One of the greatest perks of working for Think & Grow is regularly getting to spend time in market in both Australia and the UK, getting to know the tech landscape on both sides of the planet and speaking with some of the most inspirational people in the industry.
After spending six weeks in Sydney and Melbourne, I’m keen to share some of the findings from a successful trip, taking a view on what lies in store for the Australian market and how they can improve.
Having the unique insight into both ecosystems allows for comparison between two growing markets who have seen phenomenal recent growth in their tech industries. Australia is obviously a smaller market by population, but there are notable similarities between both the positives experienced and the challenges yet to be faced. Over breakfast in London, Think & Grow sat down with a group of Australians, all working in tech in the UK, to discuss these similarities between the two markets and what Australia needs to do to enter its next phase of growth.
A general theme, which was also raised at Innovation Bay’s ‘A year in VC’ event in Sydney, was the need for Australia to focus more of its attention outwards. There’s been some debate between which is the dominant tech city in Australia, with Sydney and Melbourne battling for the crown. Now however, to have real impact on the global stage, is the time for Australia to cast its eyes overseas, with three views on this being discussed at our breakfast event.
Firstly, is the need for Australian businesses to think globally from day-one of their inception. Yes, it’s possible to build a great tech business and have relative success in Australia, but Australian businesses are also capable of dominating on the global stage, with Canva and Atlassian the standout success stories so far. However, the mindset to try and build a globally successful business is one that needs to be instilled early in a new startup, with the whole team inspired and dedicated to work towards this lofty goal. A reason this attitude may not be as common is simply the lack of people in market who have ‘been there and done that’ in a globally expanding technology business. Yes, as Australia grows more global tech businesses, there will be more people with this experience, but for now, companies need to look internationally in order to find this truly global mindset.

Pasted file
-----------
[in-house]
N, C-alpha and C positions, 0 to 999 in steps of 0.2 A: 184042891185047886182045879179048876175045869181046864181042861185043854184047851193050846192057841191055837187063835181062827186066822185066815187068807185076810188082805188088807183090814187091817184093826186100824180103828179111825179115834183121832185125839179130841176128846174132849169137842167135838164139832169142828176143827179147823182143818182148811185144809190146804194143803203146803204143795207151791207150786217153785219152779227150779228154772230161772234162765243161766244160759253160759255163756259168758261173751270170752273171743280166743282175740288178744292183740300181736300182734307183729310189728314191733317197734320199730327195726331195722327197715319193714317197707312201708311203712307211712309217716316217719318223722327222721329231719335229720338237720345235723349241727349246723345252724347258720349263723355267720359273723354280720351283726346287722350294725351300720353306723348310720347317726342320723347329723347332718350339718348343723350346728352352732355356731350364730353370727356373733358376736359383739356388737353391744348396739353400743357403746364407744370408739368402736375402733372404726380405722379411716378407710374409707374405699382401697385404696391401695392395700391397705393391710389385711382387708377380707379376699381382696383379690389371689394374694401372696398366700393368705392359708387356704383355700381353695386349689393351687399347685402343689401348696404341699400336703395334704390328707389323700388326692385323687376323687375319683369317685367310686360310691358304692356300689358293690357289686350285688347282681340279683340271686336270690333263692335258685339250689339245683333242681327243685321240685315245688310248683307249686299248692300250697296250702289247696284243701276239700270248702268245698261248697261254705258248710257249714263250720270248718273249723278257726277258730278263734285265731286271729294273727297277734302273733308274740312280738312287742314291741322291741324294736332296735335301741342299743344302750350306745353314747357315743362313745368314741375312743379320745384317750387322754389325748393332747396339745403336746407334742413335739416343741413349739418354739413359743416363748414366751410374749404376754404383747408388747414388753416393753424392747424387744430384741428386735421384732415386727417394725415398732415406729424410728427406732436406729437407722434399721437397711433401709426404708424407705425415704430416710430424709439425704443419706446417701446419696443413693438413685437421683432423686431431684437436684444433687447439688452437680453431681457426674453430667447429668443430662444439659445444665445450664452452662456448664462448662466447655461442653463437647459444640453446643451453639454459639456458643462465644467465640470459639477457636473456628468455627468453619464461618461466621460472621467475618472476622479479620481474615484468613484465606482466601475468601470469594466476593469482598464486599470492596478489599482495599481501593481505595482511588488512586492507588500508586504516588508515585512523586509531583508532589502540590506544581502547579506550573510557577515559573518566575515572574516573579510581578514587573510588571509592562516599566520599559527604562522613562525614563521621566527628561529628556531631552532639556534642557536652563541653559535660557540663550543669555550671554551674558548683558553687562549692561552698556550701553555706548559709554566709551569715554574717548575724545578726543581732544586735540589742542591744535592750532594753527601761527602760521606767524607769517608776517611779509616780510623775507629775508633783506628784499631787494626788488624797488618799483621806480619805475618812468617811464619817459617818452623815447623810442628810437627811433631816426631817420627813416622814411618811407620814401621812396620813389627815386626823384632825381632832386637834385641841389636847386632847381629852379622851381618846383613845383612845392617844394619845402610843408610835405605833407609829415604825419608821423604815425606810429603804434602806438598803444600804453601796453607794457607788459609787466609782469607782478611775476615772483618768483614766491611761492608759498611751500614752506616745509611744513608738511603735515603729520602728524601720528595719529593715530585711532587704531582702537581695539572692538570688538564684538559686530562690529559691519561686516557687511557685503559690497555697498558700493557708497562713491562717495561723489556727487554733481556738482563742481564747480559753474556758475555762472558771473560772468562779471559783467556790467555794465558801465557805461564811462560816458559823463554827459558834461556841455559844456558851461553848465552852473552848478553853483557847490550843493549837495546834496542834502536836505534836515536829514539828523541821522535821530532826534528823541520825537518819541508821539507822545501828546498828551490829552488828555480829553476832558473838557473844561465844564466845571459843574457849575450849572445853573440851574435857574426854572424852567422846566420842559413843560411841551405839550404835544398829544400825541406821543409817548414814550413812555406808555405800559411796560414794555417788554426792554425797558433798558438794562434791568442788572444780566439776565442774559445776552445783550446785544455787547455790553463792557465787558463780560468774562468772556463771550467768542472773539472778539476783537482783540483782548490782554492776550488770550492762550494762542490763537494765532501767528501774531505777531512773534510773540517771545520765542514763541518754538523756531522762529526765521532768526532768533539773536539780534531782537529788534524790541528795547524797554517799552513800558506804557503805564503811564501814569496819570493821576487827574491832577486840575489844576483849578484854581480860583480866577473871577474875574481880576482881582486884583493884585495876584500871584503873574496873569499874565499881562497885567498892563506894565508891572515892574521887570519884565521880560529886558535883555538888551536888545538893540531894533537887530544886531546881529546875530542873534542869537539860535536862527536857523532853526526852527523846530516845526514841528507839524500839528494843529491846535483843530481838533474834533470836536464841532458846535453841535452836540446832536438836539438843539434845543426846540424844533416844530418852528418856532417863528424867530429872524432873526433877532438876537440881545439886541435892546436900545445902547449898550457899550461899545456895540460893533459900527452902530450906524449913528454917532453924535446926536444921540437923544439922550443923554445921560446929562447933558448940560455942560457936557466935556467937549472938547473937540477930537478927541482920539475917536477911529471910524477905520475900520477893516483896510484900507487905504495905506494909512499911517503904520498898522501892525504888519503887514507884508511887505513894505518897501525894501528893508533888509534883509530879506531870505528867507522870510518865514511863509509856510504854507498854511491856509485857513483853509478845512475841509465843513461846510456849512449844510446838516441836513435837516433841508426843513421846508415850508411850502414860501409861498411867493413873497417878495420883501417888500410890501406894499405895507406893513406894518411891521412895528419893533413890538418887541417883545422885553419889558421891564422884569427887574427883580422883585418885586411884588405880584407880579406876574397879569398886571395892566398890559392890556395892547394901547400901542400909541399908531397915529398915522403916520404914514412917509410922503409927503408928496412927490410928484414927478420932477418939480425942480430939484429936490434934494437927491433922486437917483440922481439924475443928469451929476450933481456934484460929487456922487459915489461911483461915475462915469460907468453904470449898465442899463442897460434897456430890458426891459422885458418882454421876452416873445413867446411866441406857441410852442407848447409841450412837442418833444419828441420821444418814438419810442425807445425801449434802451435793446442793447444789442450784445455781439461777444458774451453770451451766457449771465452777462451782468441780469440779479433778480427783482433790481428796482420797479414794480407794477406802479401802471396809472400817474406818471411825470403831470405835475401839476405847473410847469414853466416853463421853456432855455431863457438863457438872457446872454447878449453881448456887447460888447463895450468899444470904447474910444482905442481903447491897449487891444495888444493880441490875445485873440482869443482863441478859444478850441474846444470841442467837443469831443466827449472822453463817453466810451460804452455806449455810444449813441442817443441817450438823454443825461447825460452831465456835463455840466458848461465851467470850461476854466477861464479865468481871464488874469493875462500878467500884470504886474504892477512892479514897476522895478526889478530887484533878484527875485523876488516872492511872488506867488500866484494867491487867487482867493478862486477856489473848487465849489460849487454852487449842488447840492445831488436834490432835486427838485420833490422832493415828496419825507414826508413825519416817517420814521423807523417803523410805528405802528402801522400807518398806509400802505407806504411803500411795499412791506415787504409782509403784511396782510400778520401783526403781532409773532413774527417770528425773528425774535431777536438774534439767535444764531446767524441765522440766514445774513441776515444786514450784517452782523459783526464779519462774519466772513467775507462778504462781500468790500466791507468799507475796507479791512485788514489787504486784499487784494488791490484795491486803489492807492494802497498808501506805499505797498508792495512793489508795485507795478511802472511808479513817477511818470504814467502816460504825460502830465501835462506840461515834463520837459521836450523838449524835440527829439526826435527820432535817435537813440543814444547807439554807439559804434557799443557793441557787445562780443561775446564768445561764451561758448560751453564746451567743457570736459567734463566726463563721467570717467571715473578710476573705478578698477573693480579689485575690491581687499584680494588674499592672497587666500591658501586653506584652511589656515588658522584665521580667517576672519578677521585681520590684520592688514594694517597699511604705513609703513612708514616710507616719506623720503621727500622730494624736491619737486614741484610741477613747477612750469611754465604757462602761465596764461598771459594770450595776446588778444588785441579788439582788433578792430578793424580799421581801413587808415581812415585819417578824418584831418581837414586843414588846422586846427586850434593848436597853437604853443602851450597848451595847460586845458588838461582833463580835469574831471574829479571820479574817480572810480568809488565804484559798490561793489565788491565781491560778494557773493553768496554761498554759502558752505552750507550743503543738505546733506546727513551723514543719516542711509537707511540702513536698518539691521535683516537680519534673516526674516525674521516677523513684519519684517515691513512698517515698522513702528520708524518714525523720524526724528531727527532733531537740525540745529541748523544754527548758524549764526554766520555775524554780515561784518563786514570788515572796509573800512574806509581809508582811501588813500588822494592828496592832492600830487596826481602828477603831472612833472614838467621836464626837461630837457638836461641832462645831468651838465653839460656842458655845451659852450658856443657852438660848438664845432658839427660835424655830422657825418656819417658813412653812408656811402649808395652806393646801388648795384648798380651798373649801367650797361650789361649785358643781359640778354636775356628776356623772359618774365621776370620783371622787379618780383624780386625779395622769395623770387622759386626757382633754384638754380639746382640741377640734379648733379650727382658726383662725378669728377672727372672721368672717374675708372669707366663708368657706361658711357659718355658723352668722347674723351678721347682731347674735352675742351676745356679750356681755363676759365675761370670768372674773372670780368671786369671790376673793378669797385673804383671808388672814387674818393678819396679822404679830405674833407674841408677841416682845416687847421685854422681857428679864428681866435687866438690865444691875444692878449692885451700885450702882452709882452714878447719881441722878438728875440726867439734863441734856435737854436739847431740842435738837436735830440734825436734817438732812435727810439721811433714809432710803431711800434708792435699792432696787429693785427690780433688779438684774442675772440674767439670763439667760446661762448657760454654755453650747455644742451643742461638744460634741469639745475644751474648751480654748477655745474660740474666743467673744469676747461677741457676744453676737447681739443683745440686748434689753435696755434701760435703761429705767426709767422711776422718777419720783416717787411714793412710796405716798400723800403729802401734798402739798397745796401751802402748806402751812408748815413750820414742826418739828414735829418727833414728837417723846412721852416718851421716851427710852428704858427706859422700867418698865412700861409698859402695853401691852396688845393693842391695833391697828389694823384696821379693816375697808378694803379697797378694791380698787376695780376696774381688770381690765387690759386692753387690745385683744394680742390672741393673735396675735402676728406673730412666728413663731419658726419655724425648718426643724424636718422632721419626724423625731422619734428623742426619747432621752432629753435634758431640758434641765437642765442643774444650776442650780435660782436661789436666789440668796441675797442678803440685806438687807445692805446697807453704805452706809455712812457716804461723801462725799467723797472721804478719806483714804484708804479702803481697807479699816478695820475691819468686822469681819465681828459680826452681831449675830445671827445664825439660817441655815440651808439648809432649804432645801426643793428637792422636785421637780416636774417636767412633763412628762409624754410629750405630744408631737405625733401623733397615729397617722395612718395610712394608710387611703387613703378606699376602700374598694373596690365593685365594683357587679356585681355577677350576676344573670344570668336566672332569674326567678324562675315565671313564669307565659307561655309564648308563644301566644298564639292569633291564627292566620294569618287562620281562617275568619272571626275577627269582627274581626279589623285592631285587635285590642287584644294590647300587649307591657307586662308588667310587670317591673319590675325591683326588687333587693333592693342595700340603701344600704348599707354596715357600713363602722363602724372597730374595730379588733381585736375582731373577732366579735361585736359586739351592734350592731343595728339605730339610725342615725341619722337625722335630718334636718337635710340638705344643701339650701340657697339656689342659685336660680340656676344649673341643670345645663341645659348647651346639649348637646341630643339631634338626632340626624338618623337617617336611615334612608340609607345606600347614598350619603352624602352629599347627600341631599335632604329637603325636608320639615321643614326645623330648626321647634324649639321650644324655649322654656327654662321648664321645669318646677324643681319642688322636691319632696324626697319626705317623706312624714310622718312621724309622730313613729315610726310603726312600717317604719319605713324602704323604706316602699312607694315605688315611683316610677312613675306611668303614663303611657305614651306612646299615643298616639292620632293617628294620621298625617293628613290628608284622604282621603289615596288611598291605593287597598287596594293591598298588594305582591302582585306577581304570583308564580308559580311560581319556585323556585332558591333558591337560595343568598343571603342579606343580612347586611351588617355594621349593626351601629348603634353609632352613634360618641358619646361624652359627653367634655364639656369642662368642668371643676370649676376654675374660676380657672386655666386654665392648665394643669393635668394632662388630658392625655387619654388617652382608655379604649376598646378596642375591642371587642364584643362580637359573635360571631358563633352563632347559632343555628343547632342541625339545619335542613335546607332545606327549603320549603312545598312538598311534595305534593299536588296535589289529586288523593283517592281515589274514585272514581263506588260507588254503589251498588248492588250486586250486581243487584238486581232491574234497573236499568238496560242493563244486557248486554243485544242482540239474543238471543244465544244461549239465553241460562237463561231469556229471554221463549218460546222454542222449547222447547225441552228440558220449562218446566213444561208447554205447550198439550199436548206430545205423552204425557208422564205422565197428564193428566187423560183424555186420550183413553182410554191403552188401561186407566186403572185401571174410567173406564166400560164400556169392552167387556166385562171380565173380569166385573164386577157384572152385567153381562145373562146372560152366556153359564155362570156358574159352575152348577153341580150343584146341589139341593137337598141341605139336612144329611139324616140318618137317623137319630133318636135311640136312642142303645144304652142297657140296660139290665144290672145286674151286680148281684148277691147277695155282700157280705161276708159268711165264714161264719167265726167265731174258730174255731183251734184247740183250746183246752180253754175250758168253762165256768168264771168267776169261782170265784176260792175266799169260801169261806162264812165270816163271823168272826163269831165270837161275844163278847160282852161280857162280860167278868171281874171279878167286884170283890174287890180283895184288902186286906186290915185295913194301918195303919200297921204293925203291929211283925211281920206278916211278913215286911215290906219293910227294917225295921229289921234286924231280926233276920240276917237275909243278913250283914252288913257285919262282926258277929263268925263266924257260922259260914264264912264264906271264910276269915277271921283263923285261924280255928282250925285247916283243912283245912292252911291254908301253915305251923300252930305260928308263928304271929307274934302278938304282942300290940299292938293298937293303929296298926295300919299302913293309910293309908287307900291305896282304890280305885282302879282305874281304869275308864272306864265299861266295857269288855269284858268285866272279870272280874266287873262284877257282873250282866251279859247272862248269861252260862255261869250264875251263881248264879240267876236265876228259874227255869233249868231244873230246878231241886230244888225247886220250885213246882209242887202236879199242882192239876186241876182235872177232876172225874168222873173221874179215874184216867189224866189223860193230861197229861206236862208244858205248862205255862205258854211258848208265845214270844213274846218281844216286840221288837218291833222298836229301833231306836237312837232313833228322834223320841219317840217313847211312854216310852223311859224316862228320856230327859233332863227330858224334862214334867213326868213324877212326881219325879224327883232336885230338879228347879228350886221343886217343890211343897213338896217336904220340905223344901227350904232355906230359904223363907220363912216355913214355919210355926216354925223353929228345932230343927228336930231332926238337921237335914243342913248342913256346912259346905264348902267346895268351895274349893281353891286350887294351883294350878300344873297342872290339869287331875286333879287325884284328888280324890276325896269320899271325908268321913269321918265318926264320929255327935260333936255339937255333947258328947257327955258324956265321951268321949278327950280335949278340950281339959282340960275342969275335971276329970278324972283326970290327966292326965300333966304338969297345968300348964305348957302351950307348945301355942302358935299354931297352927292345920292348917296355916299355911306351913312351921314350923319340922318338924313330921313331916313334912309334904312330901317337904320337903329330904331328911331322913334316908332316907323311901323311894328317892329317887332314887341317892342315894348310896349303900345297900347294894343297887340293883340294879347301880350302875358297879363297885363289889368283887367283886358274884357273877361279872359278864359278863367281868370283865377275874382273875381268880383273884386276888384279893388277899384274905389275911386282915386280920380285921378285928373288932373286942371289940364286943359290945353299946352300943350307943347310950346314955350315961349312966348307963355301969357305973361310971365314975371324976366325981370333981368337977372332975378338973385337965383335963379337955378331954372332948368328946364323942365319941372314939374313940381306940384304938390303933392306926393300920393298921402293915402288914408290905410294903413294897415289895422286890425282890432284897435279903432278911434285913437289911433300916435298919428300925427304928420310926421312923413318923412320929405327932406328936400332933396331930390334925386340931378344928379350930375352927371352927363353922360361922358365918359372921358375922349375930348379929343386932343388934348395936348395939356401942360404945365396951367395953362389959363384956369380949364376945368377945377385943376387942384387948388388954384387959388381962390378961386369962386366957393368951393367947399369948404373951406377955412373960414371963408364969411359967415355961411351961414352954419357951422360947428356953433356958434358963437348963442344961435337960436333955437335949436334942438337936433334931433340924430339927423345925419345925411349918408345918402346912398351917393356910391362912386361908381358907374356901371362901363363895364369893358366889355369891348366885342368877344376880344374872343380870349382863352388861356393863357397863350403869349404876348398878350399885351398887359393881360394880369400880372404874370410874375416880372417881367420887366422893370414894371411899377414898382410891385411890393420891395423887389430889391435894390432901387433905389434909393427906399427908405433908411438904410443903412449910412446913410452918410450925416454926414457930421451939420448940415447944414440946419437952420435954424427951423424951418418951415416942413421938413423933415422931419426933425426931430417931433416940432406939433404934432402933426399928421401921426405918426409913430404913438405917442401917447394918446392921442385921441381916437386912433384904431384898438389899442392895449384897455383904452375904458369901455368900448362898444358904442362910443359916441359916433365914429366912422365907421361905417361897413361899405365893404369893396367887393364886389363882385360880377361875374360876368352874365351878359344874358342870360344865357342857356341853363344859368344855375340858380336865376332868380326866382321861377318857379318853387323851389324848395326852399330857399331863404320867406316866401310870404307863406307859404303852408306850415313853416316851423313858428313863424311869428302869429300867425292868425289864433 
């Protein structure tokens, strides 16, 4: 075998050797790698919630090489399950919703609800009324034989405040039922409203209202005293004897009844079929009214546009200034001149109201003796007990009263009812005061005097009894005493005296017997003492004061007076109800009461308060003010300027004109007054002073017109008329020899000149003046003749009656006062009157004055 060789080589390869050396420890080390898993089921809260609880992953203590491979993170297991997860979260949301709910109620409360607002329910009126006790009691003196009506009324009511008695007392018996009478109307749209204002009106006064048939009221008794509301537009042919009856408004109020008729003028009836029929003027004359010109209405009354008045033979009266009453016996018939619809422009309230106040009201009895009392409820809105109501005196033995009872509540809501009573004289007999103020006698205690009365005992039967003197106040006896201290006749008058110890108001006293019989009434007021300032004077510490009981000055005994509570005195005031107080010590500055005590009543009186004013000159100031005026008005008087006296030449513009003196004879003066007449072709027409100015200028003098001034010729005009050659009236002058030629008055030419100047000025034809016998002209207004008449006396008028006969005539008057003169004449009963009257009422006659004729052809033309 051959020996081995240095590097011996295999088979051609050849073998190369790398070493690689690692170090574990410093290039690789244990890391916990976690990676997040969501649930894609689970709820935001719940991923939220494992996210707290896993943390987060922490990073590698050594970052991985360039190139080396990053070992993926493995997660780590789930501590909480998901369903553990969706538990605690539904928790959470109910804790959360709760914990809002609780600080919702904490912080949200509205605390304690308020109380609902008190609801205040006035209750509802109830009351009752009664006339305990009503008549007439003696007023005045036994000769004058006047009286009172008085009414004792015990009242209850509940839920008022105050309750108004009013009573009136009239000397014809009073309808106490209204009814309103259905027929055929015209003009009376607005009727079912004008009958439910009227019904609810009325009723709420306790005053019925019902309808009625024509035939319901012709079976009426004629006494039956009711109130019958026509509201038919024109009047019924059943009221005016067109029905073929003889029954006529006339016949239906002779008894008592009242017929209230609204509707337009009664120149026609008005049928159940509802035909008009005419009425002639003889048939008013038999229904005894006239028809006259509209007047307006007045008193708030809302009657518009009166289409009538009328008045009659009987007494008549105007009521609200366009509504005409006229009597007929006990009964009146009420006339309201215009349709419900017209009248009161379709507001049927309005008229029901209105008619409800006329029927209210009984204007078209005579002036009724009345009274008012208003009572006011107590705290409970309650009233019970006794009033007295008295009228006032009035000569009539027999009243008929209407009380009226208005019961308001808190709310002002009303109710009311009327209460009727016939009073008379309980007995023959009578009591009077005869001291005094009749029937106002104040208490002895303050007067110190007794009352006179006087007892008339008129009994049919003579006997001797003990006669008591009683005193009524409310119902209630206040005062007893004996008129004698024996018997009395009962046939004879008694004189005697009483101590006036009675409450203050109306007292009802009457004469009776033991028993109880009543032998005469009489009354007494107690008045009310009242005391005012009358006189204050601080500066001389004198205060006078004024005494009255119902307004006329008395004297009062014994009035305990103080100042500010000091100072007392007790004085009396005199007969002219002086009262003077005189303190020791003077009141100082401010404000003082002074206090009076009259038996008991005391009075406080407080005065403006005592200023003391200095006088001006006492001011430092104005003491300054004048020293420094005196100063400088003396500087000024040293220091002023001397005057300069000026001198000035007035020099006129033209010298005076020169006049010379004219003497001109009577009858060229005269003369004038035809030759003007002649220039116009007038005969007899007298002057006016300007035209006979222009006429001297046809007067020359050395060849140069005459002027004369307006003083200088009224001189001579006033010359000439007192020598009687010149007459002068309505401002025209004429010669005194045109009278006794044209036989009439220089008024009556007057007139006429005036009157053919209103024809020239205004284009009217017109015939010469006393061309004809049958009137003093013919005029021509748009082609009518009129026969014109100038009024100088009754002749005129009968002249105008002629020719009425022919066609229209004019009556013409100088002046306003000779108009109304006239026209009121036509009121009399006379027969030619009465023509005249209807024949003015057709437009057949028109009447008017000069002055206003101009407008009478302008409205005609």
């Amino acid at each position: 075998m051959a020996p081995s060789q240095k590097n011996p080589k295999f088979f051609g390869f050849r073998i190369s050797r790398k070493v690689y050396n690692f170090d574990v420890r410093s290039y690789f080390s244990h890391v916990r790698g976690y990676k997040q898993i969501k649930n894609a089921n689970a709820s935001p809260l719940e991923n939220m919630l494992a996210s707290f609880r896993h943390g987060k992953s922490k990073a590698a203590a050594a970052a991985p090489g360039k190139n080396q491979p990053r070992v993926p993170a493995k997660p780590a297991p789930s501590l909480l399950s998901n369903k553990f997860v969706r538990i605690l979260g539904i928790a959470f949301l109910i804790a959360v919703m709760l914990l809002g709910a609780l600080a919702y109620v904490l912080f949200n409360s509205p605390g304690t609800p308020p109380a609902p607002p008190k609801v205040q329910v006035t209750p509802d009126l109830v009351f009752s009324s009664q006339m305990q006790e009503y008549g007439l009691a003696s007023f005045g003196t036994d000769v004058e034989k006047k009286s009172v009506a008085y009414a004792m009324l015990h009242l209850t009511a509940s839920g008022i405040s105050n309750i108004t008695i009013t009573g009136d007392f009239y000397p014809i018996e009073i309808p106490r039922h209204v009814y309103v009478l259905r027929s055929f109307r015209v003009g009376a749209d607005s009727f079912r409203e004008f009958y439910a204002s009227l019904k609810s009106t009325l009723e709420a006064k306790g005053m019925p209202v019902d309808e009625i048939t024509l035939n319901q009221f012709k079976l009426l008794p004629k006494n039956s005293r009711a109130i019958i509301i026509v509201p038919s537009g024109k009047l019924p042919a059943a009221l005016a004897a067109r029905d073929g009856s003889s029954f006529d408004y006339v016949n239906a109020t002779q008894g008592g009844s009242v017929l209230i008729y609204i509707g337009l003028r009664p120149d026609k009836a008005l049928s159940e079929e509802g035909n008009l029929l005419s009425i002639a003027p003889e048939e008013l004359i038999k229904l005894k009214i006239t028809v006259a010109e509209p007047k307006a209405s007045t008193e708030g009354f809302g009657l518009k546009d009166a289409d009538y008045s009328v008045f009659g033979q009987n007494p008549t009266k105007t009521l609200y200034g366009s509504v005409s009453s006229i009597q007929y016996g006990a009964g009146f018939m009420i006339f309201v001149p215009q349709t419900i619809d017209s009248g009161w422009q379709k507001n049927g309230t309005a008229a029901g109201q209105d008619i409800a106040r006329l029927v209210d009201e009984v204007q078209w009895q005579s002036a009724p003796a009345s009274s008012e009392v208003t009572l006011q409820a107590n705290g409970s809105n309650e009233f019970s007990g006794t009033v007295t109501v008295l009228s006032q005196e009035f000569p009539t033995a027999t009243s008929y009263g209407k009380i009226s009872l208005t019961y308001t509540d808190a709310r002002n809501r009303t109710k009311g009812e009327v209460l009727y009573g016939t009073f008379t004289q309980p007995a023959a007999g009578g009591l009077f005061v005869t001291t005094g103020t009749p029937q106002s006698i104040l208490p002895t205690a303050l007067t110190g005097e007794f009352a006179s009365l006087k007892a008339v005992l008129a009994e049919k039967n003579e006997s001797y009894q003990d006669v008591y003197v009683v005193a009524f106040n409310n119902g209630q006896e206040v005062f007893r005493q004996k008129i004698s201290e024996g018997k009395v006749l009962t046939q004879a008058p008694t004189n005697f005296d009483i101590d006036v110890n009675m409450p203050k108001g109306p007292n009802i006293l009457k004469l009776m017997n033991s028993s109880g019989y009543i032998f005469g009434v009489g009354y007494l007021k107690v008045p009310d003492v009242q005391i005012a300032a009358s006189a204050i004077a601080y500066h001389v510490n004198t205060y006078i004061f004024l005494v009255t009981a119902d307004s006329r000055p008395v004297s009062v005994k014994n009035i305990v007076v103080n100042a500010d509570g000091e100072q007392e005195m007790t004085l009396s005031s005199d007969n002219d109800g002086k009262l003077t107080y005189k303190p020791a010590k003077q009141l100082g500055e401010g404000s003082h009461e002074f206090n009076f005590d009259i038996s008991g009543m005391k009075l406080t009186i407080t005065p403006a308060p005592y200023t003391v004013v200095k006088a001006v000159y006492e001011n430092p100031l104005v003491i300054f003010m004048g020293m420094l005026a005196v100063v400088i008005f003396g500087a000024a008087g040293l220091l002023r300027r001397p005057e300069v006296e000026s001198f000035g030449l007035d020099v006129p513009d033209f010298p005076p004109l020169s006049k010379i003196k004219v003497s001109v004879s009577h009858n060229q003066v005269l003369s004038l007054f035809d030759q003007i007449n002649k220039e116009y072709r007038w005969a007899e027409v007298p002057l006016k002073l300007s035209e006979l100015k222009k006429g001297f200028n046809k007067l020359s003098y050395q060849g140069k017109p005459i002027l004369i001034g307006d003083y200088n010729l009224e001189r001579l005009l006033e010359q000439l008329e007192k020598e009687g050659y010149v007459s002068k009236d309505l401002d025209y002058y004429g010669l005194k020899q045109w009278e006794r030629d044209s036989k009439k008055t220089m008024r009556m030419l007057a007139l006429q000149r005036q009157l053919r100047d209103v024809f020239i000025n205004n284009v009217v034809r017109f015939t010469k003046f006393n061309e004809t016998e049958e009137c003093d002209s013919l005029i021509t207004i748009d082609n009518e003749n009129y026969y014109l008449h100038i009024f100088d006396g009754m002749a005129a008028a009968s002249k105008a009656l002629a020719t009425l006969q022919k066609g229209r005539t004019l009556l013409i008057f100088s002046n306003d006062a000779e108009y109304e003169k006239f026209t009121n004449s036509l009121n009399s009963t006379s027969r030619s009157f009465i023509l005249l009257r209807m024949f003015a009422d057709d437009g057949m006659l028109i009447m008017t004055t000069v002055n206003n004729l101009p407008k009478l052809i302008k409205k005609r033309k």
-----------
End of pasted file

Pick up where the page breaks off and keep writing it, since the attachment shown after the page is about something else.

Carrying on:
This view was echoed by the group, who acknowledged the need for it to become easier for Australian businesses to hire great talent, which is in part hindered by the Australia’s immigration system and partly by the difficulty of hiring from an international talent pool. The government issue is one which needs a concerted push by all those in the ecosystem to stress the importance to the technology industry to hire great overseas talent, although this is easier said than done. However, the perceived difficulty of hiring international talent is one that can, and is, being addressed.
Think & Grow are regularly engaged by our Australian clients to perform global searches, as companies increasingly look to hire from the best people in the world, rather than just the best in Australia. The challenges when hiring international talent are numerous, with geographical position, visas and a high cost of living all making it harder to ‘sell’ Australia to a global candidate.
However, there are so many positives of moving to Australia, including but in no way limited to the lifestyle and weather benefits. Australia is a great place to work in a tech business, with a thriving local ecosystem, naturally entrepreneurial mindset and a wealthy, tech savvy population to sell to as just a handful of the reasons that make it so great.
But, in order to attract experienced international talent, the group agreed that Australia needs to do a better job of telling its unique story to the global audience, with more outreach and thought leadership needed to engage with the global tech community, showing why Australia is a great place to work for a tech startup.
One key advantage identified, which Australian tech companies are starting to leverage, is the relative proximity in location and timezone to Asia and the ability to expand and sell into a huge population which has been as yet relatively untouched by US and European firms. Certainly it’s no easy challenge, with cultural and language differences being an obvious barrier, but there are Australian companies making a success of doing business in Asia.
Whether it’s Airwallex and their close ties with China, or Koala.com successfully selling products in Japan, Asia can clearly be a profitable local market for Australian tech companies. With Asian countries still leading IMF tables of fastest growing economies, both Australian and international businesses should look at Australia as a great place to be in order to tap into the Asian market.
It’s clear there is more to be done in order to turn Australia into a global tech powerhouse, but the growth of the country into a tech hub has already shown lots of promise. With thriving startup and venture ecosystems springing up quickly in the last five years, if Australia can continue this rapid growth and focus outward on the rest of the world, then the signs are positive that it can become a real leader in global tech, but there is still hard work to be done.
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Having just returned from Sydney to London, it seemed like the perfect time to talk about the unique differences between these two global cities.